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Converting a project from Python to Rust, piece by piece | Tristan King

At BB we've historically done most of our projects in Python. However, with Rust's growing popularity amongst developers, growing ecosystem and it's potential for improving sustainability of our projects 1, Rust is looking more and more like a good choice for our projects moving forward.

At BB we've been using FastAPI for many of our projects over recent years. FastAPI is an ASGI application framework. That is, FastAPI does not handle any of the lower level HTTP protocol details, instead leaving that up to an ASGI Server, which converts the HTTP requests into ASGI message and passes them onto FastAPI (or whatever other ASGI application framework you're using).

Axum is an up and coming Rust web framework. It uses the Hyper and Tower crates 2 for handling the low level HTTP protocol stuff, and provides a more higher level interface which is comparable to something like FastAPI.

e.g. something like this in FastAPI (Python):

async def create_product(
    payload: CreateProductPayload,
    db: asyncpg.pool.Pool = Depends(get_database)
) -> Product:

looks something like this in Axum (Rust):

async fn create_product(
    Json(payload): Json<CreateProductPayload>,
    Extension(db): Extension<PgPool>,
) -> Result<Json<Product>, ApiError> {

This is especially interesting to us, as it means the concepts for implementing request handlers is somewhat familiar, which makes it easier to onboard people familiar with FastAPI to a Rust project. That is, Axum is an ideal choice for transitioning our team from Python to Rust.

But in addition to trying to start new projects in Rust it may be desirable to transition existing projects from Python to Rust. For most projects, this would be a daunting and time consuming task, as well as being a risk that most projects simply couldn't afford. Luckily, there is still some hope!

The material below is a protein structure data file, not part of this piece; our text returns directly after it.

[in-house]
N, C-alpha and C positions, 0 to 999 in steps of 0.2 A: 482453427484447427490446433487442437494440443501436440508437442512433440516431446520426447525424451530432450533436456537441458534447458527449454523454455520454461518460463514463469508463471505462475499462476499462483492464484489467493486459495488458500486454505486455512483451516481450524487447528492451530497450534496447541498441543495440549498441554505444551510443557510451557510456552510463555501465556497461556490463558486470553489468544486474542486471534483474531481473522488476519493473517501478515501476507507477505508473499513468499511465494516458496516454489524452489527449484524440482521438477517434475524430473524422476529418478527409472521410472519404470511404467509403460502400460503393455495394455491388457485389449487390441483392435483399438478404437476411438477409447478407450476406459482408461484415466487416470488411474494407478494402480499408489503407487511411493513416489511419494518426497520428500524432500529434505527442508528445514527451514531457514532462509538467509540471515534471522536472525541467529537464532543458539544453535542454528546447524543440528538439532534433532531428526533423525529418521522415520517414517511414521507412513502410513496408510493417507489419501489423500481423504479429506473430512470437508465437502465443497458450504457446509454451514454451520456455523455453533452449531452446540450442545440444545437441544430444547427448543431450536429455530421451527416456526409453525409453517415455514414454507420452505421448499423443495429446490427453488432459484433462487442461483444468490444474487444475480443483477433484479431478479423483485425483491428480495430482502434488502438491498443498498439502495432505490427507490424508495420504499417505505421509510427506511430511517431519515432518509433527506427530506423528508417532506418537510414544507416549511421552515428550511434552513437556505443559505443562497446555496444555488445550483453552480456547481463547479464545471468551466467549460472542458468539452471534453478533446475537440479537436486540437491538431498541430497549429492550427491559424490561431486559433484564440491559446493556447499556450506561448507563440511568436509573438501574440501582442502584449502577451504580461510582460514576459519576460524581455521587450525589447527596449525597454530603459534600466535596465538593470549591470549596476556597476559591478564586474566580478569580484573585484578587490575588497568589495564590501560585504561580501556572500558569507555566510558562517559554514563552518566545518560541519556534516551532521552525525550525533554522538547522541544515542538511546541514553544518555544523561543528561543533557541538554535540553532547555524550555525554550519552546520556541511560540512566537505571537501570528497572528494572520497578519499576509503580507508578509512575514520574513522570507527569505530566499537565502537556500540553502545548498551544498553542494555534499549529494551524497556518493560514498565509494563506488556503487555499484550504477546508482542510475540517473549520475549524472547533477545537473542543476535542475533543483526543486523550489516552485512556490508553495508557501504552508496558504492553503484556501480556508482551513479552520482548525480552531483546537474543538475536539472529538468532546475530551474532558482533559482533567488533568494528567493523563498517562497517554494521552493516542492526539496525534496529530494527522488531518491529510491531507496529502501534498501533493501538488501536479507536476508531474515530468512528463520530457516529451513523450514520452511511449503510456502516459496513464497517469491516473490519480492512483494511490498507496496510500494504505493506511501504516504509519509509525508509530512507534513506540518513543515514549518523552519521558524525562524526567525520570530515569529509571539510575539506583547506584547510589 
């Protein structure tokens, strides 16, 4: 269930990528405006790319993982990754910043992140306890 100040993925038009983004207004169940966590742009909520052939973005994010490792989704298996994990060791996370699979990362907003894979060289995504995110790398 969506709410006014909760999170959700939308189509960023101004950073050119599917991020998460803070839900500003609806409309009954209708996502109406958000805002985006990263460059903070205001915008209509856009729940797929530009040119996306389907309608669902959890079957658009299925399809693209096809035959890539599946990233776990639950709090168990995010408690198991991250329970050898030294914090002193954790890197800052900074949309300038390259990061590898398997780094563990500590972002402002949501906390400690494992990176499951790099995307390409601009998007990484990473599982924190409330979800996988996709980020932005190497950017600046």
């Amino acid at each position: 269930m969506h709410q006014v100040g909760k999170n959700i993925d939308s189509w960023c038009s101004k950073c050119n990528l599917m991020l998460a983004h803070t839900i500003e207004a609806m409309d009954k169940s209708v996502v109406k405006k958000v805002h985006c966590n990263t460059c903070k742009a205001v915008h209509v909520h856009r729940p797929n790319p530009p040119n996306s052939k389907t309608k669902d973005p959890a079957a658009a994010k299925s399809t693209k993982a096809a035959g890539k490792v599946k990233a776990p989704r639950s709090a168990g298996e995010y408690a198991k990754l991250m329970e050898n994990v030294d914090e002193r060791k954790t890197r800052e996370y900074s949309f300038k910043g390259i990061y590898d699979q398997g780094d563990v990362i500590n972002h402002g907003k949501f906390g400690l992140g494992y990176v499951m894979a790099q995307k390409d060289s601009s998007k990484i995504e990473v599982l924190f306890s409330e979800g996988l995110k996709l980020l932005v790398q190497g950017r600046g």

PyO3 is a project that provides Rust bindings for Python and tools for easily creating Python modules written in Rust. Essentially enabling us to write rust code, that can be built into a Python module and called from our existing Python code. This is not so useful on it's own though. We could build utility functions and such, but most of our projects are web api servers, and it's not possible (or at least not easy) to write a FastAPI route handler in rust and have it integrated seamlessly into the rest of the FastAPI architecture.

However, as FastAPI is simply an ASGI application which depends on something else to provide the low level HTTP protocol stuff, what if we could run an Axum web server to handle requests that we build in pure rust, but have it fall back onto some code that provides the ASGI server part and using PyO3 build the ASGI messages from the requests and forward them onto our existing FastAPI code?

The ASGI specification isn't an overly complicated specification. And since we have Axum (or Tower) handle the HTTP protocol stuff, it's only a matter of implementing an Axum Handler and converting the Request to the relevant ASGI messages, waiting for the ASGI responses and converting them back into an Axum/Tower Response. Simple!

Well ok, maybe that sounds like a bit of a daughting task for someone without much experience with Rust. That's why we made a thing! Parviocula provides an Axum Handler, and a helper function that wraps an ASGI application. You can check the examples in the project to see how this works.

With this we can start building new parts or rewriting existing parts of our Python application in Rust, while falling back onto our existing Python code for the parts that Rust doesn't yet cover. This lets us start transitioning things to rust piece by piece without having to replace the whole code base in one go.

It's still early days for testing this method, and so far we've only been using it for a proof of concept, but it has shown a lot of promise. We've already tested replacing all usage of Uvicorn 3 with Axum, including using it in a large integration test suite, and found no issues so far. So we're now optimistic that we can move from a primarily Python shop to a mixed Rust and Python shop without having the huge risk of going all in on Rust for both new projects and existing projects.

  1. The energy efficiency paper linked in the article is often criticized for not using real world examples of code, so it's likely too early to really say this with any certainty.

  2. The term used for dependencies/packages in the Rust ecosystem.

  3. The Python ASGI server we use for our services.